Dollar Tree Just Recalled Its Family Dollar Goods Due To Rodent Exposure

Dollar Tree bought out Family Dollar in 2015. So now, there are hybrid locations with both logos on the building plus, and the chains use some of the same distributors. But recently, more than 400 Family Dollar stores have been closed amid a recall that affects dozens of products, including food, according to CNN. This recall came in response to a potentially nauseating revelation about the condition of a Family Dollar warehouse in West Memphis, Arkansas.

An FDA investigation found more than 1,000 dead rodents, and the report is quoted as saying the rodent droppings were "too numerous to count," per CBS News. The findings likely didn't blindside Family Dollar, which allegedly had knowledge of its rodent problem in January 2020 if not earlier. (The chain actually captured upwards of 2,300 rodents between late March and mid-September 2021, according to Food Safety News.) In a press release, Dollar Tree stated that this closure cost a whopping $34.1 million in inventory markdowns and product recalls. Understandably, customers were upset at the thought of rats crawling all over the products they were buying, and according to Insider, some are calling for a boycott.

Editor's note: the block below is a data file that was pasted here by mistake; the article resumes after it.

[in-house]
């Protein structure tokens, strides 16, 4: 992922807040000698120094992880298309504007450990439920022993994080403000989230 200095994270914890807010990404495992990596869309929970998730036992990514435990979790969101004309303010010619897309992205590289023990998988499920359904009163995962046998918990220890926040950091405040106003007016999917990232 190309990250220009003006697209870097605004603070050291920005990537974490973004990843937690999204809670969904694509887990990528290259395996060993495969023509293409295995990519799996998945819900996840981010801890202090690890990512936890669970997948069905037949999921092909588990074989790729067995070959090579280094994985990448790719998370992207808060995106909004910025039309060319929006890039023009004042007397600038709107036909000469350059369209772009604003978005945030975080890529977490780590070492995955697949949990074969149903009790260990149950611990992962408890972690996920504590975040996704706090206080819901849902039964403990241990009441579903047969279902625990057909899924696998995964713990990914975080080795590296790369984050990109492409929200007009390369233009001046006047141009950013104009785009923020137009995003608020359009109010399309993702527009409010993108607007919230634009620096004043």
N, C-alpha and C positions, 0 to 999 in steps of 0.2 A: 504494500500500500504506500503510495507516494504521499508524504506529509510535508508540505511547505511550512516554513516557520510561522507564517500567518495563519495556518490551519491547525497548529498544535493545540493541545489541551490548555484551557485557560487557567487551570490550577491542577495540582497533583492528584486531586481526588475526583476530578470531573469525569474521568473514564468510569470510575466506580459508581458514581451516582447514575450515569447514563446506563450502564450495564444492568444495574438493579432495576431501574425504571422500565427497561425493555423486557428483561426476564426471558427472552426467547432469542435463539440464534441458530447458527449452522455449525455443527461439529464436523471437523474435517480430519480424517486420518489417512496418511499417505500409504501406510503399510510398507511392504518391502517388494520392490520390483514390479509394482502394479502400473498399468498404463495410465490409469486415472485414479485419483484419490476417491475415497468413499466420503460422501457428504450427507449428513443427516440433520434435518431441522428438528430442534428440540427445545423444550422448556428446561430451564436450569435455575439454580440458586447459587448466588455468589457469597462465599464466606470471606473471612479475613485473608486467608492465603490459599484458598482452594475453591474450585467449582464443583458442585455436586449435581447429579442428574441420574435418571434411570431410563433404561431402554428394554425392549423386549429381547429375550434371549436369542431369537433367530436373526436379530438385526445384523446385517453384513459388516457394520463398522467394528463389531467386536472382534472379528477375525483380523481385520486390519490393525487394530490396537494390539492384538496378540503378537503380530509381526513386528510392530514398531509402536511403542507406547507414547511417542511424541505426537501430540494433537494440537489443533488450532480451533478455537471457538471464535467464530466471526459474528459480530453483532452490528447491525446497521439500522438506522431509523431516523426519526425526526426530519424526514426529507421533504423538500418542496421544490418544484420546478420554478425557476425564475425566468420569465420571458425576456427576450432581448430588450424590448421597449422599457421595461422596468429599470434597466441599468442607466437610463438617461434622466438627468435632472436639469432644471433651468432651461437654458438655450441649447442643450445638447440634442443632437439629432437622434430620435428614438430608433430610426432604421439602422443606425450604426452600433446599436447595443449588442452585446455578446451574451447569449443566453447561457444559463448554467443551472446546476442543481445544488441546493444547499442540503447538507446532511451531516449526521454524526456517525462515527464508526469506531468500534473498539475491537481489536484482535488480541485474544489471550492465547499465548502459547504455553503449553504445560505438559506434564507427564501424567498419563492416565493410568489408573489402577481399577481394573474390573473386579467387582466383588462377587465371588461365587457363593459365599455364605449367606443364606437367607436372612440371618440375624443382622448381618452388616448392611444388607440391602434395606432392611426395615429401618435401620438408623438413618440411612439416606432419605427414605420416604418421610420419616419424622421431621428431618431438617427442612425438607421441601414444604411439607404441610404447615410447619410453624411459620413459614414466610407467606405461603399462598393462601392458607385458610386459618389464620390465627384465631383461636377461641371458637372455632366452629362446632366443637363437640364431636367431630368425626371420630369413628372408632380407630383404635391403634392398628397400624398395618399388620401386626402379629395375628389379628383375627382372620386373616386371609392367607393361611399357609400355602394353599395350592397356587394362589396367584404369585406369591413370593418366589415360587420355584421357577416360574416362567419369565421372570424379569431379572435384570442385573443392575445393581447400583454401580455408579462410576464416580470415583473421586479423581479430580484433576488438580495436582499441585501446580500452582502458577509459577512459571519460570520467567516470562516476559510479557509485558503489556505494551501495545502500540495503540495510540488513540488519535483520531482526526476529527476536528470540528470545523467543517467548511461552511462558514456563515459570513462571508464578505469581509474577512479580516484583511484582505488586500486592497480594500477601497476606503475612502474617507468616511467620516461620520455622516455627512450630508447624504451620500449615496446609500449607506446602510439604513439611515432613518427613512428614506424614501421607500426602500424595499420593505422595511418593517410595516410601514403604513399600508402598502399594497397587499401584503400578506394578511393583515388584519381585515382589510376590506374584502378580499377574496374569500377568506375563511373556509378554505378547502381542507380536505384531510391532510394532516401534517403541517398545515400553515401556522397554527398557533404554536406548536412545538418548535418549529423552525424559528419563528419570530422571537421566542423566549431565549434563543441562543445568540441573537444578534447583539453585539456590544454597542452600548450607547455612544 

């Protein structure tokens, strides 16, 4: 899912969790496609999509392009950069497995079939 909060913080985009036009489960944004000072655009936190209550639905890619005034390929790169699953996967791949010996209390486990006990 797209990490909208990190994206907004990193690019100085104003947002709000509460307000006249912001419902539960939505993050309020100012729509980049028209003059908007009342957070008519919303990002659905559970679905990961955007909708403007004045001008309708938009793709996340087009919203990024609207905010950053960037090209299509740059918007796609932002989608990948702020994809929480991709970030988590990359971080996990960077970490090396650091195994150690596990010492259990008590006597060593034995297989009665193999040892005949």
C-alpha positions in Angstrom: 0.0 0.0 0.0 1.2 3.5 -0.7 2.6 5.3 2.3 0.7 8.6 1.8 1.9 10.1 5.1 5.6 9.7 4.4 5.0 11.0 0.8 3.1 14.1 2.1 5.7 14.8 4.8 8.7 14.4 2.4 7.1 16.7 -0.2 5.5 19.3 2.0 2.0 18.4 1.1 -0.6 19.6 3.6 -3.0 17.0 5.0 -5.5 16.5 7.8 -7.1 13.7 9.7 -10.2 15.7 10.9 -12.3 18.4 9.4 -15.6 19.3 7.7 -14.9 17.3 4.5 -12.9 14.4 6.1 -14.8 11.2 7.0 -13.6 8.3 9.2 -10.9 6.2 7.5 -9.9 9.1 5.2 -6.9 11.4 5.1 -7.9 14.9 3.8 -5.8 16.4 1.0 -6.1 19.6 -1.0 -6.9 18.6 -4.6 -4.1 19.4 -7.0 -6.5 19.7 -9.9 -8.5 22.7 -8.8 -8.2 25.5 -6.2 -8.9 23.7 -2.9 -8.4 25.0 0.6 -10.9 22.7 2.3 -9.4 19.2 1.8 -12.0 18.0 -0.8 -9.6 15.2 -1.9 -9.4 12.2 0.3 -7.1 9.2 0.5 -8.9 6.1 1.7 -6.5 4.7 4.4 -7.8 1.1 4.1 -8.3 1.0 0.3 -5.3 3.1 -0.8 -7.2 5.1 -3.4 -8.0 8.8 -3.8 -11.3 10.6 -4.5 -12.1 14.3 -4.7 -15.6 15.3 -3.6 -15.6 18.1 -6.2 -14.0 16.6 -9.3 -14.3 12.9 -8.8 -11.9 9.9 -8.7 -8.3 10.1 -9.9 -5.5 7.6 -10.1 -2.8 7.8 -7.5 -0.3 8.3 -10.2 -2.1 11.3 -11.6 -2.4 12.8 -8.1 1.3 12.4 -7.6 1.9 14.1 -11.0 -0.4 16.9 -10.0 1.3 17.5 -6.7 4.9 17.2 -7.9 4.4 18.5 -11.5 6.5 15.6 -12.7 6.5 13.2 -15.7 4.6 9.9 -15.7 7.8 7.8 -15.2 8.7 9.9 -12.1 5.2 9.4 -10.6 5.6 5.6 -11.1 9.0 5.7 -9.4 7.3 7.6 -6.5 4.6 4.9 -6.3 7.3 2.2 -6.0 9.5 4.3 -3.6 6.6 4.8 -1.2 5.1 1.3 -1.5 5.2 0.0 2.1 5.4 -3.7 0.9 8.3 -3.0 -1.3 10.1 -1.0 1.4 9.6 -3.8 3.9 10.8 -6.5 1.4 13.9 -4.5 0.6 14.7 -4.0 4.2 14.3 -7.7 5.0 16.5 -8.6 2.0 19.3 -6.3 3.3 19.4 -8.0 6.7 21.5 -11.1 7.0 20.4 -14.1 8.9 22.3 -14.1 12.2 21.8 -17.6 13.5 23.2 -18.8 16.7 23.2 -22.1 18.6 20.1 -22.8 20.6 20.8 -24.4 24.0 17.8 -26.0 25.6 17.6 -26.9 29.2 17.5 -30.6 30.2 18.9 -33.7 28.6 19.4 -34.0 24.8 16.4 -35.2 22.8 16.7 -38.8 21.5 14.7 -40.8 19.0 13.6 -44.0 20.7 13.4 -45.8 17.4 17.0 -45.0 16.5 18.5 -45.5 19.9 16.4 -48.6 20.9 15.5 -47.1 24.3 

A warehouse with contaminated products were sold at Dollar Tree

Family Dollar officially made the recall on February 18th, 2022 (via the FDA). Since Dollar Tree now uses the same distributors since buying out Family Dollar, the recall affects products at its stand-alone stores as well. Food Safety News reports that the products named in the announcement include food, cosmetics, dietary supplements, and pet food from stores in certain states. The announcement cites "potential exposure to rodents and rodent activity" as the reason. Many of the products fall under a Class II recall, which means they have the potential to cause "temporary or medically reversible adverse health" effects (via FDA). (Some items, such as pet food, have yet to be classified.)

The CDC currently lists 11 diseases that can be transmitted through contact with rat feces, including salmonella, hemorrhagic fever, and tularemia, the last of which can be transmitted just by breathing contaminated air. The affected products are centralized to Alabama, Arkansas, Louisiana, Mississippi, Missouri, and Tennessee. The recall applies to any product purchased on or after January 1, 2021. Customers can return their potentially tainted items to the store without a receipt.